This vintage jacket was made in the 1960s-early 1970s and was worn by a rancher in Livingston, Montana. It is made from heavy roughout leather, with a sherpa lining. The pockets have had matching leather sewn overtop.
Last week, we headed off to Big Timber, about an hour west of here. It’s always been a quick stop on the way to other places, and I’ve never had it as a destination; never really spent a lot of time there. We found a large antique store on the outskirts of town we’d never been to before- “Country Crossroads”, with a sign saying “gifts and crafts” and a front parking lot full of wrought iron patio furniture. It looked like the kind of place we generally pass up, the type of place which deals in scented candles, reproductions and those tack-welded metal letters you see everywhere now. But we were determined to really do Big Timber this time around, so we stopped. Not a craft or gift-shop tchotchke in sight. All good vintage and antiques, all organized by type, size and color. It killed me to pass on a set of large Halliburton aluminum cases, but with the big trip coming up, the less large things like that I buy, the less I have to put into storage.
We swung through Livingston on the way back home, hitting and striking out at my favorite thrift shops. While Alex was out getting some more shots for an upcoming photo series. I popped into Mountain West Mercantile, to visit with its owner and my friend, Tamara Mason. After some shop talk, she showed me a couple of western suits that had just come into her shop. Oddly, the market for that style is much stronger in Europe than it is in the US. It’s easier for me to sell them online to someone in the UK or Germany than it is for her to sell that particular shade of vintage westernwear at a shop specializing in vintage westernwear in the American west. The vintage market is bizarre sometimes. I somehow left a pair of pants from one of the suits behind in the shuffle and in a typically Montana act, she drove over the mountain the next day to hand deliver them. Again, I can’t recommend her store enough- if you’re here, you have to stop.
Yesterday’s trip was to Red Lodge, MT. Red Lodge boomed in the early part of the century following a coal strike in the 1890s. The mines largely closed during the depression. Tourism bolstered the town’s economy in the 1930s following the construction of the Beartooth Highway and it now straddles the fine line between upscale ski-town and down on its luck Montana mining town. The “antique mall” in town turned out to be a relatively small storefront shop dealing in old-west reproductions and rifles, and the thrift shop inside a senior center, while clean and organized, didn’t have much stock older than the 1990s. The antique shop and thrift shop on the way back, in Columbus, Montana were both closed in that typically small town way that makes you wonder if it means closed for the day or closed for good. So 300-some miles on the car and a tank and a half of gas and nothing for the shop to show for it.
But, as you can see, an interesting town. We were struck by the herds of deer and especially by the dozens of wild turkeys roaming the downtown. Deer on the steps of the courthouse. Turkeys at city hall!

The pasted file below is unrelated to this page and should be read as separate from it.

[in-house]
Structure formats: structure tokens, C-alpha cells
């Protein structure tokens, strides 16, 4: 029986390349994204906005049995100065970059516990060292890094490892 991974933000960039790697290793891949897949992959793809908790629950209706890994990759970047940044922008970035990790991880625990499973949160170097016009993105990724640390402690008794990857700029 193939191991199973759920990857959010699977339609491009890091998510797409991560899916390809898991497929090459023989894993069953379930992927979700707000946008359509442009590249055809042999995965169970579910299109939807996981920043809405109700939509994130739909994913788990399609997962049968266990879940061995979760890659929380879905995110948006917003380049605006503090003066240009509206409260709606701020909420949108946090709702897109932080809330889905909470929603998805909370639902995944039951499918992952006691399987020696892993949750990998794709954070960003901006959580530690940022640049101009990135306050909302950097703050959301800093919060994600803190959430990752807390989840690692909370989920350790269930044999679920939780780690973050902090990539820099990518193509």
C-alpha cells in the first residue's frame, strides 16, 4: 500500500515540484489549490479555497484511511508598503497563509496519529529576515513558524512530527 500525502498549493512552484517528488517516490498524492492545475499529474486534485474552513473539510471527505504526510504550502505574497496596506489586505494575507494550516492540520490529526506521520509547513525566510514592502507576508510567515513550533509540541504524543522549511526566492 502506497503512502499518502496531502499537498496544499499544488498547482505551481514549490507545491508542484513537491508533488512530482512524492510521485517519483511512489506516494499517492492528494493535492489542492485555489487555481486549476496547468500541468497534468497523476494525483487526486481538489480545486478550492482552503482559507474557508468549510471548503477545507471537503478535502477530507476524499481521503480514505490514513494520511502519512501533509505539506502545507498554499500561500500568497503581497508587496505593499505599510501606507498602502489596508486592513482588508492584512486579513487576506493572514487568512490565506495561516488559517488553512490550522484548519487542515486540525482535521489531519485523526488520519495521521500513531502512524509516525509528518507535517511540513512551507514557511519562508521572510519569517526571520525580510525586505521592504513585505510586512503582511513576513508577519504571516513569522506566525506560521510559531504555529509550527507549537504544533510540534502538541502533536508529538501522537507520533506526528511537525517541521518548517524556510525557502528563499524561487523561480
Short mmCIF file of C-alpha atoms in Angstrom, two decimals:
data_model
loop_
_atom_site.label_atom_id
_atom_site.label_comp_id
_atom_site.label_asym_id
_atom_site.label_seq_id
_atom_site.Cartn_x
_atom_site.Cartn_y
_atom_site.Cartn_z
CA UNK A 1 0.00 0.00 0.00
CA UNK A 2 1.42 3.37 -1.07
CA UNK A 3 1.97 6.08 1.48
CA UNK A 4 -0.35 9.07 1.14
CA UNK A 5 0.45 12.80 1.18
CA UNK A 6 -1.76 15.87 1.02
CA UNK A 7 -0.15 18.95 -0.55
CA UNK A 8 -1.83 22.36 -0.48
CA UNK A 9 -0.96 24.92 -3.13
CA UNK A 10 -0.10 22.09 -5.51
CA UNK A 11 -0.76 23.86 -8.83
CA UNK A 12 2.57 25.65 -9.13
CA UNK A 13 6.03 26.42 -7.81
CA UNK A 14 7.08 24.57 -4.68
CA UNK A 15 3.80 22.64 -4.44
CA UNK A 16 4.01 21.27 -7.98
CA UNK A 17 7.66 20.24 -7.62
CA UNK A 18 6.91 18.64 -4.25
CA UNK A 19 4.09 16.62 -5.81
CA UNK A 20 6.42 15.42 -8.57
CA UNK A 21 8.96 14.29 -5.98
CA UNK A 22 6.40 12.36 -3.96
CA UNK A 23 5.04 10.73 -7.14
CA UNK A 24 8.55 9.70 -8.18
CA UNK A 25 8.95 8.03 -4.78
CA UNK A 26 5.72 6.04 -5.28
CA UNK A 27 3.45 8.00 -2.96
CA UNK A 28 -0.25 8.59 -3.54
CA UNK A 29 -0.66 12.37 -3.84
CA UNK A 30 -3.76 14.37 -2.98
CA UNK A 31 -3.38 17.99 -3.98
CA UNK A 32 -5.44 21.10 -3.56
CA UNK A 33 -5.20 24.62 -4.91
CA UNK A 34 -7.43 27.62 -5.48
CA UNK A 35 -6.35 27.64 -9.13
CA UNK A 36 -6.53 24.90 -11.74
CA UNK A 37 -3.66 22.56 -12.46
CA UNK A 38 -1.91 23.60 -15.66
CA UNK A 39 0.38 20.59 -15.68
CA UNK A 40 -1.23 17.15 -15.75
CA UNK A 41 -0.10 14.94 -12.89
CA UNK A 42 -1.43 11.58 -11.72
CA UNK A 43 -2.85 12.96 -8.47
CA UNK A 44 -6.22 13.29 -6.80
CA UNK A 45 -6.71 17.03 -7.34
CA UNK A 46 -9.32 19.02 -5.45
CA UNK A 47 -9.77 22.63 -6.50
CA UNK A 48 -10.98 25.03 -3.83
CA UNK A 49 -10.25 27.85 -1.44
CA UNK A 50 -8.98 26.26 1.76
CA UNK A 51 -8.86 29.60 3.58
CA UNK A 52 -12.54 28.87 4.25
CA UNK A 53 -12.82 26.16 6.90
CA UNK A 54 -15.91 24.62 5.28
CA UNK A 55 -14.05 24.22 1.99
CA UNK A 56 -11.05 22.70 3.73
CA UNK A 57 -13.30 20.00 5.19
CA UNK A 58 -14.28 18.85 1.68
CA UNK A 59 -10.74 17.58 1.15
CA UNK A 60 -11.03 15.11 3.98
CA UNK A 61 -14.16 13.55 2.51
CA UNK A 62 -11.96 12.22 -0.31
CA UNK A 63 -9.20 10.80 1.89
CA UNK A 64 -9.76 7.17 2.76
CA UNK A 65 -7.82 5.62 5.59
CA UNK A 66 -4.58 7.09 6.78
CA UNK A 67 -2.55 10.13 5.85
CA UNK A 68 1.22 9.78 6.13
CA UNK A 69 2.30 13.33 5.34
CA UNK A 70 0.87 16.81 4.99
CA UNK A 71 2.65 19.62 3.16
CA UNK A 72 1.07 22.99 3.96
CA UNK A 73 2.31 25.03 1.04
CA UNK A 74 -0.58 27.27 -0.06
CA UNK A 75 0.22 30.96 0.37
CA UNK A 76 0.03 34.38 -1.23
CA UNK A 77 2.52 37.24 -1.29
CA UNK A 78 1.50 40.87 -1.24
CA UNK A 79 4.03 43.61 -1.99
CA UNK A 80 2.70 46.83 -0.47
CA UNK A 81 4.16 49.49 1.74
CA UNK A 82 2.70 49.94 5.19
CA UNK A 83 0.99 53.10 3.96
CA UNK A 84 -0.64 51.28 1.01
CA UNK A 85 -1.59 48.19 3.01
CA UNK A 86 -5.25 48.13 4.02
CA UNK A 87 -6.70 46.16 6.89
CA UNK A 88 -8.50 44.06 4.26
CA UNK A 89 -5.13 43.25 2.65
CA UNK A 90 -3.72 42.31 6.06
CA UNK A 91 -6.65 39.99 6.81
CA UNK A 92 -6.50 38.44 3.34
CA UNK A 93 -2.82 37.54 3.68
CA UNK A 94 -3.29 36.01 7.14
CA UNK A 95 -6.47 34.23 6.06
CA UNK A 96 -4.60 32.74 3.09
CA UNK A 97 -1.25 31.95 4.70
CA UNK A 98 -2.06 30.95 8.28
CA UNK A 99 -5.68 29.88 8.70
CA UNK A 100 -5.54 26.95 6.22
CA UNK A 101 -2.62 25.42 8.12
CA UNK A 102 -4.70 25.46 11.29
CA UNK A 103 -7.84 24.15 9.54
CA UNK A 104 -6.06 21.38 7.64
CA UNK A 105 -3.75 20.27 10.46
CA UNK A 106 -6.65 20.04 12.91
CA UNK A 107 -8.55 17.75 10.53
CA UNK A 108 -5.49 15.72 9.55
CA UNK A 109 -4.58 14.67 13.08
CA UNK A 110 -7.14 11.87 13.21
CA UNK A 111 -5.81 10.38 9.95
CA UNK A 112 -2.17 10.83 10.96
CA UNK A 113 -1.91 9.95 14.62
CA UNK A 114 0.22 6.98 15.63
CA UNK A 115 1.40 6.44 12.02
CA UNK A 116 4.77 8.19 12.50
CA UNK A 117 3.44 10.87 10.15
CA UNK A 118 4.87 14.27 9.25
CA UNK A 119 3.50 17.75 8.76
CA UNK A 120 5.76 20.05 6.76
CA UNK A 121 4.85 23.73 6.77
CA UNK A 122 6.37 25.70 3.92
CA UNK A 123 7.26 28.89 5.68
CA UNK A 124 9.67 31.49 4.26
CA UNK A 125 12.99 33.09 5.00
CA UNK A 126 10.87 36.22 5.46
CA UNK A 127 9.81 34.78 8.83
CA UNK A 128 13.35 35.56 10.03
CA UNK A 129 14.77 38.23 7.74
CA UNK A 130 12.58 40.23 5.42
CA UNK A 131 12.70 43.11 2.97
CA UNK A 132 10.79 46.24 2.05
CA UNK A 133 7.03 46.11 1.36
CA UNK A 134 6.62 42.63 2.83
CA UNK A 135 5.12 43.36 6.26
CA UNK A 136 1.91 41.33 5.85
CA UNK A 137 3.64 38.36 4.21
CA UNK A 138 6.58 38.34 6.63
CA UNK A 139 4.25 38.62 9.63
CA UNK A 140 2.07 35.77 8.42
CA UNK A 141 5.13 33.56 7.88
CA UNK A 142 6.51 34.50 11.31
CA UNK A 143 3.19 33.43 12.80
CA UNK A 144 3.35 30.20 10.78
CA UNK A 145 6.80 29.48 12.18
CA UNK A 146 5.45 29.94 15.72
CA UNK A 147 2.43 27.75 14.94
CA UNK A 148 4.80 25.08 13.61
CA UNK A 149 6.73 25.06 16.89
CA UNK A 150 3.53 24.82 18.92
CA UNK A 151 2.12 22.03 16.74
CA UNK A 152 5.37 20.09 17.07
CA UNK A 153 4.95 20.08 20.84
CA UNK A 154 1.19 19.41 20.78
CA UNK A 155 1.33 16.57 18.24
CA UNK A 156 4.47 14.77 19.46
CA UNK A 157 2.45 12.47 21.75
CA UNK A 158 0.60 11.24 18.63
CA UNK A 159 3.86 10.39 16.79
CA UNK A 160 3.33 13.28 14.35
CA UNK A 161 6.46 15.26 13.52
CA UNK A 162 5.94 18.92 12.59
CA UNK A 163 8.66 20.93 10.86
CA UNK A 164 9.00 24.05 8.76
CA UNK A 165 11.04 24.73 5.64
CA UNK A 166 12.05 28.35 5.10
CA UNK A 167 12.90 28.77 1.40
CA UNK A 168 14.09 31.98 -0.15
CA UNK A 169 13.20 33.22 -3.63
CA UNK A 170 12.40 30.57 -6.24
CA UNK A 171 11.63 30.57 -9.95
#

Alex and I took an impromptu, “hey want to go to Livingston in ten minutes?” trip this morning a half hour east of here. Livingston’s an interesting town, a mix of worn wrangler jeans and patagonia fleeces, cowboy bars and high end flyfishing shops.
Time ran short, so we had to skip my favorite thrift shop by the railroad tracks, but we managed to hit a thrift shop, two antique stores, and a secondhand shop. I walked out emptyhanded from the thrift shop for the first time- they had a fair number of early ’60s sportcoats and orphaned suit jackets, but have raised their prices since last I was there, and the online market on late ’50s-early ’60s tweed is below even thrift shop prices. The secondhand store had a lot of things I was *this* close to buying, ’50s fleck, ’40s overcoats, a couple ’50s hats, at reasonable prices, but again, all were the kind of thing that I like, but which the market right now is pretty iffy on and didn’t want to risk. Most of those have been there for the two years I’ve been going, so if things pick back up, or if any of you pass through Livingston, they’ll probably be there.
A little over a month ago, I got an invitation from Tamara Mason, owner of the Mountain West Mercantile to drop by the shop and introduce myself and to chat about vintage. I’ve been in a half dozen or so times since I moved out this way, but still have a hesitation about coming out to shopowners as a fellow dealer. We’re a small community, and nearly everyone I’ve run into or talked to has been incredibly supportive, friendly and helpful, but I still feel like I’m on their turf or somehow in competition. So it was a great feeling to get the invite for Tamara and to get to go geek out. Unsurprisingly, it turned out that we know, or know of a lot of the same people in the business. We commiserated about the difficulty in finding golden era vintage and the changing market. She pulled out some real gems for me to see from the back, and I made some exciting finds. As I’m sure you all know, I’m a fan of the vintage westernwear, and this is the most I’ve seen in one place. A real treasure trove of peak lapel gabardine suits, ranch jacs and vintage hats. If you’re in the neighborhood, it’s a must stop- jam packed with high quality, real vintage from the era we like. It’s at 205 S. Main Street, Livingston, MT
This vintage suit was made in the 1940s by Hart Schaffner & Marx and was sold by the Progress Clothing Store of Livingston, Montana. It is made of diagonal tweed, similar to that used on old Fender amps.
Chest (pit to pit): 21″ (doubled = 42″)
Shoulder to shoulder: 18″
Sleeve (shoulder to cuff): 24-1/2″
Length (base of collar to hem): 31″
Waist (side to side): 14-1/2″ (doubled = 29″)